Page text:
macroscopic properties of materials. Moreover, the advancement in imaging technologies allows
to capture the complexity of the structures at always decreasing scales. Therefore, more
sophisticated image analysis techniques are needed.
This thesis provides tools to geometrically characterize different types of three-dimensional
structures with applications to industrial production and to materials science. Our goal is to
enhance methods that allow the extraction of geometric features from images and the automatic
processing of the information.
In particular, we investigate which characteristics are sufficient and necessary to infer
the desired information, such as particles classification for technical cleanliness and
fitting of stochastic models in materials science.
In the production line of automotive industry, dirt particles collect on the surface of mechanical
components. Residual dirt might reduce the performance and durability of assembled products.
Geometric characterization of these particles allows to identify their potential danger.
While the current standards are based on 2d microscopic images, we extend the characterization
to 3d.
In particular, we provide a collection of parameters that exhaustively describe size and shape
of three-dimensional objects and can be efficiently estimated from binary images. Furthermore,
we show that only a few features are sufficient to classify particles according to the standards
of technical cleanliness.
In the context of materials science, we consider two types of microstructures: fiber systems
and foams.
Stochastic geometry grants the fundamentals for versatile models able to encompass the
geometry observed in the samples. To allow automatic model fitting, we need rules stating which
parameters of the model yield the best-fitting characteristics. However, the validity of such
rules strongly depends on the properties of the structures and on the choice of the model.
For instance, isotropic orientation distribution yields the best theoretical results for Boolean
models and Poisson processes of cylinders with circular cross sections. Nevertheless, fiber
systems in composites are often anisotropic.
Starting from analytical results from the literature, we derive formulae for anisotropic
Poisson processes of cylinders with polygonal cross sections that can be directly used in
applications. We apply this procedure to a sample of medium density fiber board. Even
if image resolution does not allow to estimate reliably characteristics of the singles fibers,
we can fit Boolean models and Poisson cylinder processes. In particular, we show the complete
model fitting and validation procedure with cylinders with circular and squared cross sections.
Different problems arise when modeling cellular materials. Motivated by the physics of foams,
random Laguerre tessellations are a good choice to model the pore system of foams.
Considering tessellations generated by systems of non-overlapping spheres allows to control the
cell size distribution, but yields the loss of an analytical description of the model.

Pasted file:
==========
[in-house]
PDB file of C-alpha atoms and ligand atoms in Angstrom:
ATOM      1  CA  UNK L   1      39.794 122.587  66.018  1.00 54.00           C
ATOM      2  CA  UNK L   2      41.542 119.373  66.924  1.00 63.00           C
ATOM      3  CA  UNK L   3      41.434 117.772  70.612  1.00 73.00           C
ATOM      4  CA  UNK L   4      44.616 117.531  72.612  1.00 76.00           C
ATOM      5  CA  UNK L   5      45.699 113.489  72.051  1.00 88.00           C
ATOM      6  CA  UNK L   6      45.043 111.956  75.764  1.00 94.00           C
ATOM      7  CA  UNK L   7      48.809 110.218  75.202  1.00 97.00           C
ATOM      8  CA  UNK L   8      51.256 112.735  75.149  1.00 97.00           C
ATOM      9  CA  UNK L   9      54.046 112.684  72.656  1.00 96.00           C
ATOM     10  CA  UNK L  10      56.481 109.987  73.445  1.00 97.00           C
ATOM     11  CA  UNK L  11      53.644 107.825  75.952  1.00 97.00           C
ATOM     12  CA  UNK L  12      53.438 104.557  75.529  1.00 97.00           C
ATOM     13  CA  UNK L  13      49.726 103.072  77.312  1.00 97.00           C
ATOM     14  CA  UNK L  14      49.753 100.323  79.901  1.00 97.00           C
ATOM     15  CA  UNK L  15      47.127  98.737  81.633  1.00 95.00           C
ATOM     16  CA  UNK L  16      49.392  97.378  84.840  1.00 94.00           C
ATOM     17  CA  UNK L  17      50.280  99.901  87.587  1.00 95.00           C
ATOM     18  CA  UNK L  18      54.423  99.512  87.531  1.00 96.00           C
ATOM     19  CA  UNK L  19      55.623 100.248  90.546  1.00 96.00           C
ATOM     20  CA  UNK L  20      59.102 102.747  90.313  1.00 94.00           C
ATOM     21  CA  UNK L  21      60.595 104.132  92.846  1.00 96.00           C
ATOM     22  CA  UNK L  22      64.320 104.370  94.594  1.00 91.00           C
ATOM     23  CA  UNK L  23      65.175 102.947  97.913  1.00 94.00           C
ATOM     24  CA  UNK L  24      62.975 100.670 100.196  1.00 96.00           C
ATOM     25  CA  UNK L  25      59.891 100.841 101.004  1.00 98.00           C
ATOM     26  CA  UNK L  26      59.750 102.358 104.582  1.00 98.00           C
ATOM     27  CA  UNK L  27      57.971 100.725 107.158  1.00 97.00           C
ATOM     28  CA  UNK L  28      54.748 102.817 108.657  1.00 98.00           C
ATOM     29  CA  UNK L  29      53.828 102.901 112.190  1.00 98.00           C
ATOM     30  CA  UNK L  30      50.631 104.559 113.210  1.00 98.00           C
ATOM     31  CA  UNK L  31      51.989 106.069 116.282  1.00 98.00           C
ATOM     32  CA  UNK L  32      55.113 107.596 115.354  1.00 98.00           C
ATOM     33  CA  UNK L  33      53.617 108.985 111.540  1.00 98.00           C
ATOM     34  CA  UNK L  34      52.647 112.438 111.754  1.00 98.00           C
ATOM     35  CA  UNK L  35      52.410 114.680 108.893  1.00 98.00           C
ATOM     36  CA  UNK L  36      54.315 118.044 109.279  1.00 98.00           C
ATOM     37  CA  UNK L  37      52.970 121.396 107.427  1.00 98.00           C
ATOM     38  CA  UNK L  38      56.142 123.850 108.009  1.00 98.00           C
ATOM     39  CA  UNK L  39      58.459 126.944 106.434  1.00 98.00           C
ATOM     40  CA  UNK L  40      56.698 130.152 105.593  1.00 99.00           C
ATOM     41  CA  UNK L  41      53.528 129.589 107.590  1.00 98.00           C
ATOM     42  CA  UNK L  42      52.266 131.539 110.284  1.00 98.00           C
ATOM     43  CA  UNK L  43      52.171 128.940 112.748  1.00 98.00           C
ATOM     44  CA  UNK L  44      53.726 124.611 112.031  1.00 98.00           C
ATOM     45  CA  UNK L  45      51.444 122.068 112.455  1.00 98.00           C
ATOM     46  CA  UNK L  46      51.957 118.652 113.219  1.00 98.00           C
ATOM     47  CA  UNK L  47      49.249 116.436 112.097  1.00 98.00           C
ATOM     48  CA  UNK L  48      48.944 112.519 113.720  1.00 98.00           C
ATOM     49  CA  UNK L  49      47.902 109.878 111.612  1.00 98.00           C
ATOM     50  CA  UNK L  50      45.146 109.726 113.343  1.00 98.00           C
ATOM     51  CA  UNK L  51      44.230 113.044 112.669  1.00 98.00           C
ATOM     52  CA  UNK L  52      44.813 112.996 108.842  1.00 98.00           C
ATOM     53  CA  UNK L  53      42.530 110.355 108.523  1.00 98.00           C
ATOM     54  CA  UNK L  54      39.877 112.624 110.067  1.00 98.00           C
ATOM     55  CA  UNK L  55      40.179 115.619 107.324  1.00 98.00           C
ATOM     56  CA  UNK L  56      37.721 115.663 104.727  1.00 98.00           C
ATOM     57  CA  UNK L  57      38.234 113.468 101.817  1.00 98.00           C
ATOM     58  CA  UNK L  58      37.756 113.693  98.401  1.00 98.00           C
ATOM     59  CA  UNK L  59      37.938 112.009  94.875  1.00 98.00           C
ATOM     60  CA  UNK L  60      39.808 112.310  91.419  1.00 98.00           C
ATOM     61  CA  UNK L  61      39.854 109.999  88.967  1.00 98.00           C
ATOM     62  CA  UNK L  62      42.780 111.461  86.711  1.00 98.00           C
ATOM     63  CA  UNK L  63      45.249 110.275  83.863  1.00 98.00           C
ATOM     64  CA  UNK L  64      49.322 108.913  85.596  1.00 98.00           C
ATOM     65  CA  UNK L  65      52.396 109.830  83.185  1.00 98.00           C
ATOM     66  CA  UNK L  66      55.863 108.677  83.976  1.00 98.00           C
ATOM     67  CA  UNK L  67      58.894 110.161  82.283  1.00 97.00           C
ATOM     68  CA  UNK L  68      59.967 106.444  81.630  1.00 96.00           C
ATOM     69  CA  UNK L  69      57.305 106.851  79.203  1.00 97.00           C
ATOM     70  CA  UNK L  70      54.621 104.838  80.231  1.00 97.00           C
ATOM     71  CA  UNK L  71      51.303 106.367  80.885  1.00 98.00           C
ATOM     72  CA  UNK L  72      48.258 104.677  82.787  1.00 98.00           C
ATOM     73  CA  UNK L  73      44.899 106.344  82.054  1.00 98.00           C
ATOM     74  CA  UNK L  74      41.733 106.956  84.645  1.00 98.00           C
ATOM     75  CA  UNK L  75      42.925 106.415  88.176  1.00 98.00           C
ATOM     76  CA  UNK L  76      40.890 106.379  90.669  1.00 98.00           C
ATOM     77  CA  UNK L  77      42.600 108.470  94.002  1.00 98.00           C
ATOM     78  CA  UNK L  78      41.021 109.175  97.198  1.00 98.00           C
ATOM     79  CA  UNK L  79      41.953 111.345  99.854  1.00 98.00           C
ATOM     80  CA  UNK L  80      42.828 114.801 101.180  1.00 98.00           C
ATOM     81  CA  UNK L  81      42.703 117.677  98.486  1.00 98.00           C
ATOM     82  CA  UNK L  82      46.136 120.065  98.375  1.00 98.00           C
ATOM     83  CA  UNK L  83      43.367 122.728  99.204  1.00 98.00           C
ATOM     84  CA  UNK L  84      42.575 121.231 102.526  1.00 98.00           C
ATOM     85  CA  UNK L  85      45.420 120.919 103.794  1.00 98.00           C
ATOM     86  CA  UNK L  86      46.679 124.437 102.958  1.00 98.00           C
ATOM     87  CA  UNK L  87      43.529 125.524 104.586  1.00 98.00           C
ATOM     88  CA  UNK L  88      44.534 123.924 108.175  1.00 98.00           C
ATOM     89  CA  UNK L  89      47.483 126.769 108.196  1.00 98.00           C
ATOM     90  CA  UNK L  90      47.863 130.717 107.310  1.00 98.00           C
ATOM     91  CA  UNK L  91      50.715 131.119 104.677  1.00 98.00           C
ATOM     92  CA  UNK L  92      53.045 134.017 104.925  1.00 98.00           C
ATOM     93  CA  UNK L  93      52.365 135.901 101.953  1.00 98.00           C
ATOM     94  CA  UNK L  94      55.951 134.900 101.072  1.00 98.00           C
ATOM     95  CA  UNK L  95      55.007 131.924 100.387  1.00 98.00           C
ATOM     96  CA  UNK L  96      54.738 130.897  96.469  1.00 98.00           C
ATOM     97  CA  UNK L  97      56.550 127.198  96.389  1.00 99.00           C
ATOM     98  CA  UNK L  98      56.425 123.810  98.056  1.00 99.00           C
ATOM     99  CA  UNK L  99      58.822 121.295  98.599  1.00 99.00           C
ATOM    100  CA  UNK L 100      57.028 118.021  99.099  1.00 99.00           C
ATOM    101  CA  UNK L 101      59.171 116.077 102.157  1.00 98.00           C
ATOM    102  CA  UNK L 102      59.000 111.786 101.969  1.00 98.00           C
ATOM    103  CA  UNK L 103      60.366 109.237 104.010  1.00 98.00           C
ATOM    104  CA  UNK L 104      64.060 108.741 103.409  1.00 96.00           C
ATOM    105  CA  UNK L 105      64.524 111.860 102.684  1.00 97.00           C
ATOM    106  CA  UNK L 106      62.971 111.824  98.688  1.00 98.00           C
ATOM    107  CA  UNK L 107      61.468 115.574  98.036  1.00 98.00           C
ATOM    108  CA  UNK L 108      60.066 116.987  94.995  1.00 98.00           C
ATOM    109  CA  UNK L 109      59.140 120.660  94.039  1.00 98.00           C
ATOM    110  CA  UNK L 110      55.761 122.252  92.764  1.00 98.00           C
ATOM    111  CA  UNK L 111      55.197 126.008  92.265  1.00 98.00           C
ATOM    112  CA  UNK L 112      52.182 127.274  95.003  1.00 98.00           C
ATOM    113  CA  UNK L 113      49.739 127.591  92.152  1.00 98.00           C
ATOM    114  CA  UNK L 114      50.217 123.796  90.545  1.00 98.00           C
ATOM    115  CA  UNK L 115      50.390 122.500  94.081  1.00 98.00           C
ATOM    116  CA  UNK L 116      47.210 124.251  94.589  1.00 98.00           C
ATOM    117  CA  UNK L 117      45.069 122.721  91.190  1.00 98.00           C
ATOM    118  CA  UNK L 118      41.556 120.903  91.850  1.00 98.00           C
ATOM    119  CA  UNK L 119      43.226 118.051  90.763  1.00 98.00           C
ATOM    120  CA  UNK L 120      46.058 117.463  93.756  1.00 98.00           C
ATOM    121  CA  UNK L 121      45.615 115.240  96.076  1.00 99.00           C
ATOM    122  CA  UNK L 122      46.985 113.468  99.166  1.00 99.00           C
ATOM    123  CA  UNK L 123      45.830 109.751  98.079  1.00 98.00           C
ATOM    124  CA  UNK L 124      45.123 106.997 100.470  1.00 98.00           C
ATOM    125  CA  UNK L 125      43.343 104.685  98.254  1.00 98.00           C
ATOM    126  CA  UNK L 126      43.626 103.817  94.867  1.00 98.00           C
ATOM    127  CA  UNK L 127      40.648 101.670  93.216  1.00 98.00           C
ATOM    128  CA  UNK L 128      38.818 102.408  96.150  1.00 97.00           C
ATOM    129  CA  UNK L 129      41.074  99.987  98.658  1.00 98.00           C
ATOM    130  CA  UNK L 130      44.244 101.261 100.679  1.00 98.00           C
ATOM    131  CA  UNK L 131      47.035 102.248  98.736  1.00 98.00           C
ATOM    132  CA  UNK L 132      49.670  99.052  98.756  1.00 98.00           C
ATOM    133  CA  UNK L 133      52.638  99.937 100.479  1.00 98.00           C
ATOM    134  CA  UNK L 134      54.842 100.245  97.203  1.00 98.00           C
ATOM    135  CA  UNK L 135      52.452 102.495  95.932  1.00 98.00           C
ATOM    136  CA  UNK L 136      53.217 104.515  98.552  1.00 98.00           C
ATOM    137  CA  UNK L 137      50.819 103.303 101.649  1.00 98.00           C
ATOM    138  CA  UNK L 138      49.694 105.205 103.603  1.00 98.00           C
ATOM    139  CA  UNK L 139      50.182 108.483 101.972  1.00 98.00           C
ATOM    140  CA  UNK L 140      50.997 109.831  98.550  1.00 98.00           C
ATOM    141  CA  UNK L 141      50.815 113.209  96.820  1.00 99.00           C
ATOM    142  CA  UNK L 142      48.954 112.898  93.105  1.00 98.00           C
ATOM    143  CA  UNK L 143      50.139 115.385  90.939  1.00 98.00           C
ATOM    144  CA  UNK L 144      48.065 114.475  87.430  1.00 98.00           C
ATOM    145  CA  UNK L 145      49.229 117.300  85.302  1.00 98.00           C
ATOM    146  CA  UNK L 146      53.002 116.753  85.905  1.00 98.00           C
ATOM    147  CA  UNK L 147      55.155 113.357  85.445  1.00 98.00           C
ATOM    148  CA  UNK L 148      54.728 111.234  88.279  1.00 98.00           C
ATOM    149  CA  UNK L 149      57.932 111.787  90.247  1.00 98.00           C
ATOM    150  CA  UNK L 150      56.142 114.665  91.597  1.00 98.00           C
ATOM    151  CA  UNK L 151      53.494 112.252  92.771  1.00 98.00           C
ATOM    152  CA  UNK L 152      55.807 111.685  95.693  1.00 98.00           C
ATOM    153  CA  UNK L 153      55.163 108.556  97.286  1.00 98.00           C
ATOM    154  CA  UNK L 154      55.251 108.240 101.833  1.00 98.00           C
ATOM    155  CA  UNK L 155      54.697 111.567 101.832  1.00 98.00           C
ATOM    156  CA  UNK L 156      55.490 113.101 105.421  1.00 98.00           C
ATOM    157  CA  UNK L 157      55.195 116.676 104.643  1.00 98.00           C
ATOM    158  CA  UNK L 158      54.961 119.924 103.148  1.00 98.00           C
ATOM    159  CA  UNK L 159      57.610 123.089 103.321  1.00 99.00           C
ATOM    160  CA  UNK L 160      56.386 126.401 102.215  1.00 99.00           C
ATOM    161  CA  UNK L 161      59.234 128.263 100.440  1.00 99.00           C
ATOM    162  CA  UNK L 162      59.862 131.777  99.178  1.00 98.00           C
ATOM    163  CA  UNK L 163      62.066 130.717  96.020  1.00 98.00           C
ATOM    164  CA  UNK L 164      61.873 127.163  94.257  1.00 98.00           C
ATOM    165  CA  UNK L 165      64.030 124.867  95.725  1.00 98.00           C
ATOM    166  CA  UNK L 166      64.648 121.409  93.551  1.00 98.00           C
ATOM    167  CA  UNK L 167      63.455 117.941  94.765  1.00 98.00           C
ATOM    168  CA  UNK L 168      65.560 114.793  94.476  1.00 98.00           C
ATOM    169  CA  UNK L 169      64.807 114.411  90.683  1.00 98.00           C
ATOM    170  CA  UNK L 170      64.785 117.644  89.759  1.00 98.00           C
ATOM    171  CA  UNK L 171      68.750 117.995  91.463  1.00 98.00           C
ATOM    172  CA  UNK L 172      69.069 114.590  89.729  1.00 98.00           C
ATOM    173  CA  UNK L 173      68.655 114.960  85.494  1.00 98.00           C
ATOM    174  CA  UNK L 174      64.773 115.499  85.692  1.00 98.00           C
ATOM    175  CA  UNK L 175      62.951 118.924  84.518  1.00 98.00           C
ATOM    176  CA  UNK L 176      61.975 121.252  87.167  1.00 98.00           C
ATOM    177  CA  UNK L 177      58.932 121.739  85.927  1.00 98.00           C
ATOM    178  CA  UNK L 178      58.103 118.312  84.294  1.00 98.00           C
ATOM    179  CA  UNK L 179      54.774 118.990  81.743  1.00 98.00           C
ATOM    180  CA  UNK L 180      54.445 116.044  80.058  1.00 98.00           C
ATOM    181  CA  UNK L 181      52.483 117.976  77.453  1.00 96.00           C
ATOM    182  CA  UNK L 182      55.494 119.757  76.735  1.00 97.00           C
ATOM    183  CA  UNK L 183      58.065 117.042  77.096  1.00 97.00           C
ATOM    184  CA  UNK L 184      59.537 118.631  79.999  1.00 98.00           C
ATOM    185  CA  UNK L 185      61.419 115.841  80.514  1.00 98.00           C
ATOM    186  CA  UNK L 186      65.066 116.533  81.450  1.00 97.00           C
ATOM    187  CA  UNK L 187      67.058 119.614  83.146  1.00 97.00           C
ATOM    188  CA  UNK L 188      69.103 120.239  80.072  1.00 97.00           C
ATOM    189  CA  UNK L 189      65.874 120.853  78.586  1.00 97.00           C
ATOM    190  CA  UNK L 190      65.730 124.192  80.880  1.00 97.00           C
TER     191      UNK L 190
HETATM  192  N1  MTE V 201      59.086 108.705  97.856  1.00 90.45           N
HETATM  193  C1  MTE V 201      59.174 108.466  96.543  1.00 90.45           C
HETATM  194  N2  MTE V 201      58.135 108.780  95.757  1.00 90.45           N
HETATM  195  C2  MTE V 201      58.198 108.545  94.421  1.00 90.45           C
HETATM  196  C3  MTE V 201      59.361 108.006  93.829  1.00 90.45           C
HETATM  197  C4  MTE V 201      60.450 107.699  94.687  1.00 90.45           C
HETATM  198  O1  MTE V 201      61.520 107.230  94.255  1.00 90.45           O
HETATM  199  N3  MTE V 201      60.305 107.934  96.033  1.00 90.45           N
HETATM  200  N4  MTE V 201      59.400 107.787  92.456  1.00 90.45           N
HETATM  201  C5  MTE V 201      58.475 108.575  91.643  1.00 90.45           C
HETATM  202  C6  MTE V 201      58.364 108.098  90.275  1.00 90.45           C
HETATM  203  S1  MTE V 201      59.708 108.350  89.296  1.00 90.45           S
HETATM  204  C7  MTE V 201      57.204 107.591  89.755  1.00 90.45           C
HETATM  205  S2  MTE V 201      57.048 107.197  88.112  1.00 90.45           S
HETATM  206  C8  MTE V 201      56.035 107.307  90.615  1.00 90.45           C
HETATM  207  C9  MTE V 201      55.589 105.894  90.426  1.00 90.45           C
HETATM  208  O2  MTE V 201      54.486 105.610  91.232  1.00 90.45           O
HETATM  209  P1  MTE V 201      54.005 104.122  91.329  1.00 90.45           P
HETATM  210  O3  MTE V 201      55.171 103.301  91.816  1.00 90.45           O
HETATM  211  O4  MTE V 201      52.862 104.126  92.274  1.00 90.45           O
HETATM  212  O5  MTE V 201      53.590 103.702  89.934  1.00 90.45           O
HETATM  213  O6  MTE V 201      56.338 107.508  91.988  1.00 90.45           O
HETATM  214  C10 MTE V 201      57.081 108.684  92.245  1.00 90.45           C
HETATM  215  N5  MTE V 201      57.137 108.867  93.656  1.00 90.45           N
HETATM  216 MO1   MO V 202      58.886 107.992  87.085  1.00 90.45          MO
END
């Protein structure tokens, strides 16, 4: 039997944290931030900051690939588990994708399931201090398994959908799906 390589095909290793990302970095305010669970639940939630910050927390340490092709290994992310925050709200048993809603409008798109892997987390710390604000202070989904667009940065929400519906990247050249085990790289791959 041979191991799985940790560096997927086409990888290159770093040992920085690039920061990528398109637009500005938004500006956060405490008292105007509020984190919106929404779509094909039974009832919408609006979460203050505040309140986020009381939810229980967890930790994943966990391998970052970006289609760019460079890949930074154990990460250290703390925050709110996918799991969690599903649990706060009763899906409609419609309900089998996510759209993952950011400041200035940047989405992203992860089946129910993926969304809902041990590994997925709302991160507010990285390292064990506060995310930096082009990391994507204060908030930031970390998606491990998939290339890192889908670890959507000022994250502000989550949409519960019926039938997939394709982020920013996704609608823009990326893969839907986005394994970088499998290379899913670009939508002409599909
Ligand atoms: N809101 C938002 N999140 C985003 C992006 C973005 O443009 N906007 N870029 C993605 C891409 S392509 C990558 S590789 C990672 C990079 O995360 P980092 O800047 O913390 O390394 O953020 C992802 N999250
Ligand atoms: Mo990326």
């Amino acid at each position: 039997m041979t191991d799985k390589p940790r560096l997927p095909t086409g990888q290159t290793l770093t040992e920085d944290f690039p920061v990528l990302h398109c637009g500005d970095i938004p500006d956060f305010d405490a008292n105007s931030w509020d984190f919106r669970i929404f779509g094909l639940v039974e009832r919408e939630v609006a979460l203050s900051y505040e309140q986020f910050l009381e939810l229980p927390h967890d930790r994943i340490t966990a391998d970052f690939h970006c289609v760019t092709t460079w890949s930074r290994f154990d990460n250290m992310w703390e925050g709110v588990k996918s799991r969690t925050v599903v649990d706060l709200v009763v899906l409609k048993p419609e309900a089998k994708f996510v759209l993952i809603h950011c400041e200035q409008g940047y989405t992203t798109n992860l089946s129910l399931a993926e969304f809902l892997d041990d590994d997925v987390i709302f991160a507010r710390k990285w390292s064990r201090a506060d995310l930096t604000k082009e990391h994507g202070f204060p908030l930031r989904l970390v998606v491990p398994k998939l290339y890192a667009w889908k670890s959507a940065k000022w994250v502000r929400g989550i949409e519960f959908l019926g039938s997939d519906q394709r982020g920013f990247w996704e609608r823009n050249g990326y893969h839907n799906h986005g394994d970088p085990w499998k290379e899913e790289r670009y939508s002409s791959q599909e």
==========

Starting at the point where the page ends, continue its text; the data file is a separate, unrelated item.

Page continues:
Nevertheless, automatic model fitting can still be obtained by approximating the characteristics
of the tessellation depending on the parameters of the model. We investigate how to improve
the choice of the model parameters. Angles between facets and between edges were never considered
so far. We show that the distributions of angles in Laguerre tessellations
depend on the model parameters. Thus, including the moments of the angles still allows automatic
model fitting. Moreover, we propose an algorithm to estimate angles from images of real foams.
We observe that angles are matched well in random Laguerre tessellations also when they are not
employed to choose the model parameters. Then, we concentrate on the edge length distribution. In
Laguerre tessellations occur many more short edges than in real foams. To deal with this problem,
we consider relaxed models. Relaxation refers to topological and structural modifications
of a tessellation in order to make it comply with Plateau's laws of mechanical equilibrium. We inspect
samples of different types of foams, closed and open cell foams, polymeric and metallic. By comparing
the geometric characteristics of the model and of the relaxed tessellations, we conclude that whether
the relaxation improves the edge length distribution strongly depends on the type of foam.

We discuss some first steps towards experimental design for neural network regression which, at present, is too complex to treat fully in general. We encounter two difficulties: the nonlinearity of the models together with the high parameter dimension on one hand, and the common misspecification of the models on the other hand.
Regarding the first problem, we restrict our consideration to neural networks with only one and two neurons in the hidden layer and a univariate input variable. We prove some results regarding locally D-optimal designs, and present a numerical study using the concept of maximin optimal designs.
In respect of the second problem, we have a look at the effects of misspecification on optimal experimental designs.